Underpinning the process on both sides is respect, co-operation, negotiation, discussion, and a whole heck of a lot of emails!

But it’s worth it when this is what we end up with:

It_s time for Sophia to live her own life – and to fulfil the promises she made to her father Aldo.Montelibertà in Italy_s Umbrian mountains holds plenty of family secrets waitin

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Filed under Arte Umbria, Avon Books UK, Cover, ebook, Italy, Launch, One Summer in Italy, Paperback, Plotting, publication day, reading, retreat, Umbria, Writers, writing

Welcome M W Arnold, The Season for Love @rararesources @mick859

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I don’t often invite authors onto my blog but I’ve made an exception for M W Arnold as Mick is a stalwart member of my street team, Team Sue Moorcroft. You might also see the same interview on Rachel’s Random Reads to make the most of our respective audiences.

How does it feel to be joining the ranks of the traditionally published authors? How long have you wanted this?
For a ‘supposed’ author, I’m actually lost for words and until it’s actually released, I guess you could say that I’m still waiting for it to all fall through. I can’t tell you how many of my writing friends have told me not to be so silly when I say that. Actually, it’s really not something I thought would happen so soon. I only joined the Romantic Novelists’ Association, New Writer’s Scheme in 2013 after starting to write semi-seriously the previous year, so I’ve only thought about getting published since around that time.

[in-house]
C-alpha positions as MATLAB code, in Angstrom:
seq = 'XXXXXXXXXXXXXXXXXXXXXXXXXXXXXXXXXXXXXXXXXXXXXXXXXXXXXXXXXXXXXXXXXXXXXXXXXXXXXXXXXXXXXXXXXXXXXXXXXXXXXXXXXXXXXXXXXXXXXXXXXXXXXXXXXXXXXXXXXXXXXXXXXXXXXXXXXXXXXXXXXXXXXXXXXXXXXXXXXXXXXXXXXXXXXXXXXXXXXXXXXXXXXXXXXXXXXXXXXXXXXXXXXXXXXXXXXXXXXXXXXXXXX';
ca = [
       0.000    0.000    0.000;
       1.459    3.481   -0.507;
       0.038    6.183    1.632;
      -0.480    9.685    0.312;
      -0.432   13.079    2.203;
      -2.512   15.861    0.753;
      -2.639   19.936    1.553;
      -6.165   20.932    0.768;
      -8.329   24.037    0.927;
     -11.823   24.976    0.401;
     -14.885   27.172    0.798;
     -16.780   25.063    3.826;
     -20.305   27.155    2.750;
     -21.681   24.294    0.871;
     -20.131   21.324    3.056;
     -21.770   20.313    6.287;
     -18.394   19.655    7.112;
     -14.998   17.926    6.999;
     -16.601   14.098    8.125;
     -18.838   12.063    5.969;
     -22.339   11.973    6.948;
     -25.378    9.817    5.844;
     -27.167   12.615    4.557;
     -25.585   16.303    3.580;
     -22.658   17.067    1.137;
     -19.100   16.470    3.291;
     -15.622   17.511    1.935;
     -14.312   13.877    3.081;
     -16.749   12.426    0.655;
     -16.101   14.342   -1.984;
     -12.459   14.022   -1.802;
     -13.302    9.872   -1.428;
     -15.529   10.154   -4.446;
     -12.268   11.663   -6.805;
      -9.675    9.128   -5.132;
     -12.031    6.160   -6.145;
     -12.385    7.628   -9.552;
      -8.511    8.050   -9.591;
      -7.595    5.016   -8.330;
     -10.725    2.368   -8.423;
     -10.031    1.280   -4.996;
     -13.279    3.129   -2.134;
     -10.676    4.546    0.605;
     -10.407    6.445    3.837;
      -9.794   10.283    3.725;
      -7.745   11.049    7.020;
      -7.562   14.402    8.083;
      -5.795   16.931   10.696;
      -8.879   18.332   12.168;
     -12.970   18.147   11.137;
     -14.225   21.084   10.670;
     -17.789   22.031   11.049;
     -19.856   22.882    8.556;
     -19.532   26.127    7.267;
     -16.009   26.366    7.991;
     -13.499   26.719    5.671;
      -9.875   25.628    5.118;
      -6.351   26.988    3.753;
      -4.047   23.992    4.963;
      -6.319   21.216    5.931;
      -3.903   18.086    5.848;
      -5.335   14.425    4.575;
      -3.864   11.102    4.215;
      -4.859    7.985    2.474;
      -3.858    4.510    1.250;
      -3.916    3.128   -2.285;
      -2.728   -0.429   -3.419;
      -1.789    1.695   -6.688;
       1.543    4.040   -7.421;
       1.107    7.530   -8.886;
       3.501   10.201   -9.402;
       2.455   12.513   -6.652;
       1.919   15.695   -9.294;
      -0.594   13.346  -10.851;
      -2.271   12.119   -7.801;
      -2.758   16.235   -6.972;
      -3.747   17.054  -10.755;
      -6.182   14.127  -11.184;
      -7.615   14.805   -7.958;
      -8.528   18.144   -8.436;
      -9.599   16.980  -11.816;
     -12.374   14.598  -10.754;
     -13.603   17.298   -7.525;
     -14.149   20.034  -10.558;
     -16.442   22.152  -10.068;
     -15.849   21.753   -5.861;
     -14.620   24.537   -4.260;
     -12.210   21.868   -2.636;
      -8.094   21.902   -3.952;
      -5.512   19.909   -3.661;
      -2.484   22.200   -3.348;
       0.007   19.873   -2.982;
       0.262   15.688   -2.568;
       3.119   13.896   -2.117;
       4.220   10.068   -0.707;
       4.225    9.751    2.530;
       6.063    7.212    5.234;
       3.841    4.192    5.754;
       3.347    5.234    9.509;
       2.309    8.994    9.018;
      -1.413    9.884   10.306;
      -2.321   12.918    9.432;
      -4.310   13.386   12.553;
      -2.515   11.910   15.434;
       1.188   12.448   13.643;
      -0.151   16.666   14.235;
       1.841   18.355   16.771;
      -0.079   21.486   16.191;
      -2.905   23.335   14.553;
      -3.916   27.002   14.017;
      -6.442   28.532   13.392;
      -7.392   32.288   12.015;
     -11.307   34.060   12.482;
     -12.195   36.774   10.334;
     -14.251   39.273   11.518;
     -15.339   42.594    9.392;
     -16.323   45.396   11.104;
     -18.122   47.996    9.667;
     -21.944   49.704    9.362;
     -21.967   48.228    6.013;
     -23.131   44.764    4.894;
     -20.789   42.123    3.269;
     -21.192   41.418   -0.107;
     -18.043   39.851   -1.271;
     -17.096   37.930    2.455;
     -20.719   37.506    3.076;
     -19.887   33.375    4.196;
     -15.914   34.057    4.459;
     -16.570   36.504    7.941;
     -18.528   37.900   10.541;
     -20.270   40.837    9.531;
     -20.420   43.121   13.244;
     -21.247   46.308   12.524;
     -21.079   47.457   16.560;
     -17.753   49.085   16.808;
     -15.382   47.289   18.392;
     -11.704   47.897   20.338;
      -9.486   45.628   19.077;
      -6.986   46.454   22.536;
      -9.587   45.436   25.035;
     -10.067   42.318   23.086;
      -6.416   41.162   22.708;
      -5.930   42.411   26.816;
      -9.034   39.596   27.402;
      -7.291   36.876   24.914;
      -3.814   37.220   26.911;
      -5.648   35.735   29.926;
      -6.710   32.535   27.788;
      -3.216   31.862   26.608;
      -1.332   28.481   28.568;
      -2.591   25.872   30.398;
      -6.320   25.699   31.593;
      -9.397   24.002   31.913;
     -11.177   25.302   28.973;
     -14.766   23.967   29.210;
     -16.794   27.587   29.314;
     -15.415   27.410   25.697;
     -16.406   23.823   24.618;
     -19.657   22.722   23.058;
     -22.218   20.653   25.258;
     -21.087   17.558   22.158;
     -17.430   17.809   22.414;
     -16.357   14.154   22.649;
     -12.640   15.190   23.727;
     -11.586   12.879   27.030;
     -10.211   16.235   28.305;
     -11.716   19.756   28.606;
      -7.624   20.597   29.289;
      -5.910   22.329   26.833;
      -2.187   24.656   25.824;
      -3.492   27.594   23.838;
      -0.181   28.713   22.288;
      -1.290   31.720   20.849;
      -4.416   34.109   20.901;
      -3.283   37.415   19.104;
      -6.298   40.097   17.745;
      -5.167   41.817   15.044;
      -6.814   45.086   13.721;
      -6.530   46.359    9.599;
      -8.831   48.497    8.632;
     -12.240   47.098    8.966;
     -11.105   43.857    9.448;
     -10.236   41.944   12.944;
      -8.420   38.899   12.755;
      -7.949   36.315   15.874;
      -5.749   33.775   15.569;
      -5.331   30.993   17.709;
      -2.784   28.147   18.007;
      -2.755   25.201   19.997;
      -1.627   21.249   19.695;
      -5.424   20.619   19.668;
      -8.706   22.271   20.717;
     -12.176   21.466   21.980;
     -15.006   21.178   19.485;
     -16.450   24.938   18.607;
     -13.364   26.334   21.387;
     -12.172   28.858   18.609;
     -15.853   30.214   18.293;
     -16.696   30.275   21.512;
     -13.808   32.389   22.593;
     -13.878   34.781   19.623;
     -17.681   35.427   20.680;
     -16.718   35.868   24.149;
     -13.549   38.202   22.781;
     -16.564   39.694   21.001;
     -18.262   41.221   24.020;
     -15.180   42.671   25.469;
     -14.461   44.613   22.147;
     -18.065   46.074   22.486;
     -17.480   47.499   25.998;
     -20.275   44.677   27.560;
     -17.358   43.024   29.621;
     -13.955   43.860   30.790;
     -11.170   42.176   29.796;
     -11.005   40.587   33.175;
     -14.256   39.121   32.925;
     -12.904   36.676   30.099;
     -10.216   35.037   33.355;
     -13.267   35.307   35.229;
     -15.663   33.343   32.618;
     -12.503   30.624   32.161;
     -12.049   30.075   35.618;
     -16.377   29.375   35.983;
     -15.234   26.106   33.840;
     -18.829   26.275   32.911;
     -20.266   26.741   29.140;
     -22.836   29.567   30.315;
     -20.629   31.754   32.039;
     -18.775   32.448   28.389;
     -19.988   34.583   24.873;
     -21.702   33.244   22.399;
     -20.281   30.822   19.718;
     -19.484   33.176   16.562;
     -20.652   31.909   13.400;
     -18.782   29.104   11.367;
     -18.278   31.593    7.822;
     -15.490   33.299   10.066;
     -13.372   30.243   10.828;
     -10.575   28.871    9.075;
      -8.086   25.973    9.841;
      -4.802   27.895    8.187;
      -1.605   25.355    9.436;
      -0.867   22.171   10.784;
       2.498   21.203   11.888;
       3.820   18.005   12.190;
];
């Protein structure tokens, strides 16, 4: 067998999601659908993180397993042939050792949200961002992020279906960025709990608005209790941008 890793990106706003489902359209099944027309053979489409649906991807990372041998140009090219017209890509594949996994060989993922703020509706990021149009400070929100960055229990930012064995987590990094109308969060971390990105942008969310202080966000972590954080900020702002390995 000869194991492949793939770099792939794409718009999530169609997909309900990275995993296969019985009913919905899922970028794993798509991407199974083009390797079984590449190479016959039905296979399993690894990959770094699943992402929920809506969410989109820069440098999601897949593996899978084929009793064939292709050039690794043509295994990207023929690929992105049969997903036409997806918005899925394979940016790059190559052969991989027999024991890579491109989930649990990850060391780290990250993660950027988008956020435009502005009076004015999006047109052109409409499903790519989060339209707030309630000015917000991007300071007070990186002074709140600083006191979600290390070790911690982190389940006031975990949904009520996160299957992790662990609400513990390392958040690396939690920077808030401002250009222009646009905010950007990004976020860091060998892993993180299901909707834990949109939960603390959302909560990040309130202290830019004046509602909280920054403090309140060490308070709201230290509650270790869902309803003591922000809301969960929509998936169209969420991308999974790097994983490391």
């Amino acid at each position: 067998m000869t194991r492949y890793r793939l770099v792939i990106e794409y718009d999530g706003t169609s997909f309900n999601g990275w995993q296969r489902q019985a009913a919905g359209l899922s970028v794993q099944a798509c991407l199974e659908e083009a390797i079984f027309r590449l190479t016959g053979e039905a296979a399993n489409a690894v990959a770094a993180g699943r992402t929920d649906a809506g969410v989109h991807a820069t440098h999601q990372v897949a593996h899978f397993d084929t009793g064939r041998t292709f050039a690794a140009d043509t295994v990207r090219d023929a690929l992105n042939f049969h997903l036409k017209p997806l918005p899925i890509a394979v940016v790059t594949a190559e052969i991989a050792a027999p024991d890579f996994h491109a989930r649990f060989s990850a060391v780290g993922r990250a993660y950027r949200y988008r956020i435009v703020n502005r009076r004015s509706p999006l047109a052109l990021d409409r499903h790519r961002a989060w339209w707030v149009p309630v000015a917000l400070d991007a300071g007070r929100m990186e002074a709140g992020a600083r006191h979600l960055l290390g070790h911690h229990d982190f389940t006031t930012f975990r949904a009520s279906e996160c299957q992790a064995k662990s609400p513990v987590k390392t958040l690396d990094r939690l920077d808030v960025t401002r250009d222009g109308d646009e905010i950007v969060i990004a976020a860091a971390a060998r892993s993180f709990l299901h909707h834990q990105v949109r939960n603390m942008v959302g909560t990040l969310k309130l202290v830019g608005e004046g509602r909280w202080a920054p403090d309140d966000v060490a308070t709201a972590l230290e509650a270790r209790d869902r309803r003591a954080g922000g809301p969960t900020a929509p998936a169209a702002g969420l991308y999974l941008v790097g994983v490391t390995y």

Tell us something about The Season for Love
‘The Season for Love’ is actually the second book I’ve finished and, so far, the only one where the last paragraph was the first thing I’d written. That’s as far as the planning  went. I’m not a ‘Planster’, I’m afraid to say. I’ve tried it since, and for this one too, but it only goes as far as jotting notes on the bottom of the page I’m writing as they come to me, though only about say, 40% of the time do they actually make the story. I expect I could get a sequel out of the notes I have stored away for this book.
What made you choose to write romantic fiction?
I’m a huge fan of the late and very great Terry Pratchett, but my Lady Wife read ‘The Xmas Factor’ by Annie Sanders and she insisted I read it, now. So, and more to humour her I have to admit, I did…in one sitting. Then read again. The morning after that second reading, I felt the need to write. I had no idea what I was going to write, just that I had to write. I was finally pulled from my old laptop late the same evening and I’d the start of what would be my first book. That’s unpubished, and I now know why, though I would like to come back to it as the story is good, but by gum, the writing needs improvement. That was in this genre because of that book I’d read, and since then, this has been my genre of choice. It helps that I really am an old-fashioned romantic. I like to think I’ve found my calling.